EPA is approving the aforementioned changes to the South Carolina SIP. EPA is publishing this rule without prior proposal because the Agency views this as a noncontroversial submittal and anticipates no adverse comments. However, in the proposed rules section of this Federal Register publication, EPA is publishing a separate document that will serve as the proposal to approve the SIP revision should adverse comments be filed. This rule will be effective June 22, 2009 without further notice unless the Agency receives adverse comments by May 26, 2009.
If EPA receives such comments, then EPA will publish a document withdrawing the final rule and informing the public that the rule will not take effect. All public comments received will then be addressed in a subsequent final rule based on the proposed rule. EPA will not institute a second comment period. Parties interested in commenting should do so at this time. If no such comments are received, the public is advised that this rule will be effective on June 22, 2009 and no further action will be taken on the proposed rule.
IV. Statutory and Executive Order Reviews
Under the CAA, the Administrator is required to approve a SIP submission that complies with the provisions of the Act and applicable Federal regulations. 42 U.S.C. 7410(k); 40 CFR 52.02(a). Thus, in reviewing SIP submissions, EPA's role is to approve state choices, provided that they meet the criteria of the CAA. Accordingly, this action merely approves state law as meeting Federal requirements and does not impose additional requirements beyond those imposed by state law. For that reason, this action:
- Is not a “significant regulatory action” subject to review by the Office of Management and Budget under Executive Order 12866 (58 FR 51735, October 4, 1993);
- Does not impose an information collection burden under the provisions of the Paperwork Reduction Act (44 U.S.C. 3501 et seq.);
- Is certified as not having a significant economic impact on a substantial number of small entities under the Regulatory Flexibility Act (5 U.S.C. 601 et seq.);
- Does not contain any unfunded mandate or significantly or uniquely affect small governments, as described in the Unfunded Mandates Reform Act of 1995 (Pub. L. 104-4);
- Does not have Federalism implications as specified in Executive Order 13132 (64 FR 43255, August 10, 1999);
- Is not an economically significant regulatory action based on health or safety risks subject to Executive Order 13045 (62 FR 19885, April 23, 1997);
- Is not a significant regulatory action subject to Executive Order 13211 (66 FR 28355, May 22, 2001);
- Is not subject to requirements of Section 12(d) of the National Technology Transfer and Advancement Act of 1995 (15 U.S.C. 272 note) because application of those requirements would be inconsistent with the CAA; and
- Does not provide EPA with the discretionary authority to address, as appropriate, disproportionate human health or environmental effects, using practicable and legally permissible methods, under Executive Order 12898 (59 FR 7629, February 16, 1994).
In addition, this rule does not have tribal implications as specified by Executive Order 13175 (65 FR 67249, November 9, 2000), because the SIP is not approved to apply in Indian country located in the state, and EPA notes that it will not impose substantial direct costs on tribal governments or preempt tribal law.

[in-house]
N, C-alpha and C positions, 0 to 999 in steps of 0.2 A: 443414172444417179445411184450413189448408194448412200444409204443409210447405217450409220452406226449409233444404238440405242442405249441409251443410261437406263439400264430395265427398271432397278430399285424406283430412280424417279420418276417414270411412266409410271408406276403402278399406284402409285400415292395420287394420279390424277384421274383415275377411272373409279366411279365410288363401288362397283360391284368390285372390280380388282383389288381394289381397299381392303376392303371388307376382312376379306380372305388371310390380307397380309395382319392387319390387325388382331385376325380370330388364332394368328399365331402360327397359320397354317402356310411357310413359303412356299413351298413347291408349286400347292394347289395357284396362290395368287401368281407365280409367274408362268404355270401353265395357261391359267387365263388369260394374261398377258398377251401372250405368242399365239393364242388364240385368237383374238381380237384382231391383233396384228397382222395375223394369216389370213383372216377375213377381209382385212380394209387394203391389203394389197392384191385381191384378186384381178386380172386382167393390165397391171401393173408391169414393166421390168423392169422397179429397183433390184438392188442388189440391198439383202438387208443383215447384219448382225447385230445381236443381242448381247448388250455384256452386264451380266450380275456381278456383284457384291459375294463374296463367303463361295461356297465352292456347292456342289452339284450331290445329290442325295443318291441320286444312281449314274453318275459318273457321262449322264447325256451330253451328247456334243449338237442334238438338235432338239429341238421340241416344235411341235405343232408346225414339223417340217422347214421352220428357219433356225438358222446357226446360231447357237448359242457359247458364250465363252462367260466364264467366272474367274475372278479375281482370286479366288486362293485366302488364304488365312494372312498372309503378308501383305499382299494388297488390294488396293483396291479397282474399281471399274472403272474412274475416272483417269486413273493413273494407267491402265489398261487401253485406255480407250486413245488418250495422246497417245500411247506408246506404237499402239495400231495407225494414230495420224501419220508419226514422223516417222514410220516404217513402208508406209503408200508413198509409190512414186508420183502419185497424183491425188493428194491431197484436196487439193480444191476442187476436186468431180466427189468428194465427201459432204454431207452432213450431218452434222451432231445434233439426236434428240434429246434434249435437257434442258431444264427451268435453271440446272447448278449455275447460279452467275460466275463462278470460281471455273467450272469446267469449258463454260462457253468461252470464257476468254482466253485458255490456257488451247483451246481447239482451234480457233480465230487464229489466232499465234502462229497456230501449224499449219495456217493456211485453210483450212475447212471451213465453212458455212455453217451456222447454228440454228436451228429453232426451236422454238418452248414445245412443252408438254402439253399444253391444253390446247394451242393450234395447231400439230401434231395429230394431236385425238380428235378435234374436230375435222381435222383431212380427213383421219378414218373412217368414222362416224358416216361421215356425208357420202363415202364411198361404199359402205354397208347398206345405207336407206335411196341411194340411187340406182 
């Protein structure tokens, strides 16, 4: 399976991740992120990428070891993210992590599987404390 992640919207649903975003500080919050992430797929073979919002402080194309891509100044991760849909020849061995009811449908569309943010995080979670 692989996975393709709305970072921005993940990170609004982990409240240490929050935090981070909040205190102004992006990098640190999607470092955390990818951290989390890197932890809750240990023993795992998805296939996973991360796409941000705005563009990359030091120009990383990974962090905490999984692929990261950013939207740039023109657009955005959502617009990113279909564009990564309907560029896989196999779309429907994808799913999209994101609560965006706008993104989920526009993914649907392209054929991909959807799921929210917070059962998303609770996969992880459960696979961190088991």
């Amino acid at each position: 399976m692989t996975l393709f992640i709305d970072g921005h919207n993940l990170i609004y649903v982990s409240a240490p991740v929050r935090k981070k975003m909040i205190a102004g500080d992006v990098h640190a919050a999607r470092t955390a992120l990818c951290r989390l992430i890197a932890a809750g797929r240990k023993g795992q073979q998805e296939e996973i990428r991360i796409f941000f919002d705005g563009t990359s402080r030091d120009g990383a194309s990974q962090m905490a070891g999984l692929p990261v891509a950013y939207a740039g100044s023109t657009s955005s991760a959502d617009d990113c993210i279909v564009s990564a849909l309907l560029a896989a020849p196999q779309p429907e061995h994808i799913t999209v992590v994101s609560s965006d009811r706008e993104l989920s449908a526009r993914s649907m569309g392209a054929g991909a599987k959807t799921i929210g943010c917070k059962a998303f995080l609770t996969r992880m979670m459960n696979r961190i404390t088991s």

The Congressional Review Act, 5 U.S.C. 801 et seq., as added by the Small Business Regulatory Enforcement Fairness Act of 1996, generally provides that before a rule may take effect, the agency promulgating the rule must submit a rule report, which includes a copy of the rule, to each House of the Congress and to the Comptroller General of the United States. EPA will submit a report containing this action and other required information to the U.S. Senate, the U.S. House of Representatives, and the Comptroller General of the United States prior to publication of the rule in the Federal Register. A major rule cannot take effect until 60 days after it is published in the Federal Register. This action is not a “major rule” as defined by 5 U.S.C. 804(2).
Under section 307(b)(1) of the Clean Air Act, petitions for judicial review of this action must be filed in the United States Court of Appeals for the appropriate circuit by June 22, 2009. Filing a petition for reconsideration by the Administrator of this final rule does not affect the finality of this action for the purposes of judicial review nor does it extend the time within which a petition for judicial review may be filed, and shall not postpone the effectiveness of such rule or action. Parties with objections to this direct final rule are encouraged to file a comment in response to the parallel notice of proposed rulemaking for this action published in the proposed rules section of today's Federal Register, rather than file an immediate petition for judicial review of this direct final rule, so that EPA can withdraw this direct final rule and address the comment in the proposed rulemaking. This action may not be challenged later in proceedings to enforce its requirements. (See section 307(b)(2).)Start List of Subjects
List of Subjects in 40 CFR Part 52
- Environmental protection
- Air pollution control
- Intergovernmental relations
- Incorporation by reference
- Nitrogen dioxide
- Particulate matter
- Reporting and recordkeeping requirements
- Volatile organic compounds
Dated: April 10, 2009.
Beverly H. Banister,
Acting Regional Administrator, Region 4.
is amended as follows:End Amendment Part Start Part
PART 52—[AMENDED]End Part Start Amendment Part
1. The authority citation for part 52 continues to read as follows:End Amendment Part
Subpart PP—South CarolinaStart Amendment Part
2. Section 52.2120(d) is amended by adding a new entry for “Transcontinental Gas Pipeline Corporation Station 140” to read as follows:End Amendment Part
(d) * * *
|Name of source||Permit No.||State effective date||EPA approval date||Comments|
|Transcontinental Gas Pipeline Corporation Station 140||2060-0179-CD||4/27/2004||4/23/2009 [Insert first page of publication]||This permit is incorporated in fulfillment of the NOX SIP Call Phase II requirements for South Carolina.|
1. After further evaluation, EPA determined that South Carolina could meet its reduction requirements with a reduction of NOX emissions by 4,010 tons per ozone season. The Docket for this rulemaking contains additional information regarding Transco's control projects and anticipated NOX reductions associated with the projects.Back to Citation
[FR Doc. E9-9222 Filed 4-22-09; 8:45 am]
BILLING CODE 6560-50-P